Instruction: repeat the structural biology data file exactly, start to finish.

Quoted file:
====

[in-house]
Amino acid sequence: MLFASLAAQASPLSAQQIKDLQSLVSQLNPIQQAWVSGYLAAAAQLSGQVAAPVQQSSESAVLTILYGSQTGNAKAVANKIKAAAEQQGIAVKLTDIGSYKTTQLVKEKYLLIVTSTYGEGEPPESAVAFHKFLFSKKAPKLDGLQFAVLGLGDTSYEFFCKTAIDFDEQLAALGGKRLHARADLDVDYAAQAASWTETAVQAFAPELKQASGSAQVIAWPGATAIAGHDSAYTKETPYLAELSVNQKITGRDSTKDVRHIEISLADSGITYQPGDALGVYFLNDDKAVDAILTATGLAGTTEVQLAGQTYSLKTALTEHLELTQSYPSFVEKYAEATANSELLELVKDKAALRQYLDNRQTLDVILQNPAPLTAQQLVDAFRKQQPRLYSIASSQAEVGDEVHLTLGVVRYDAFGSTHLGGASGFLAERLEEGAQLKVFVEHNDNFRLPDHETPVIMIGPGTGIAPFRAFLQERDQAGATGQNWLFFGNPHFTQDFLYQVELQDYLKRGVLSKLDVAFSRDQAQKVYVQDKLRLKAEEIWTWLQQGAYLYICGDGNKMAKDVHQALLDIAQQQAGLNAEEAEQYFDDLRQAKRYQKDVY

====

[in-house]
Amino acid sequence: MLFASLAAQASPLSAQQIKDLQSLVSQLNPIQQAWVSGYLAAAAQLSGQVAAPVQQSSESAVLTILYGSQTGNAKAVANKIKAAAEQQGIAVKLTDIGSYKTTQLVKEKYLLIVTSTYGEGEPPESAVAFHKFLFSKKAPKLDGLQFAVLGLGDTSYEFFCKTAIDFDEQLAALGGKRLHARADLDVDYAAQAASWTETAVQAFAPELKQASGSAQVIAWPGATAIAGHDSAYTKETPYLAELSVNQKITGRDSTKDVRHIEISLADSGITYQPGDALGVYFLNDDKAVDAILTATGLAGTTEVQLAGQTYSLKTALTEHLELTQSYPSFVEKYAEATANSELLELVKDKAALRQYLDNRQTLDVILQNPAPLTAQQLVDAFRKQQPRLYSIASSQAEVGDEVHLTLGVVRYDAFGSTHLGGASGFLAERLEEGAQLKVFVEHNDNFRLPDHETPVIMIGPGTGIAPFRAFLQERDQAGATGQNWLFFGNPHFTQDFLYQVELQDYLKRGVLSKLDVAFSRDQAQKVYVQDKLRLKAEEIWTWLQQGAYLYICGDGNKMAKDVHQALLDIAQQQAGLNAEEAEQYFDDLRQAKRYQKDVY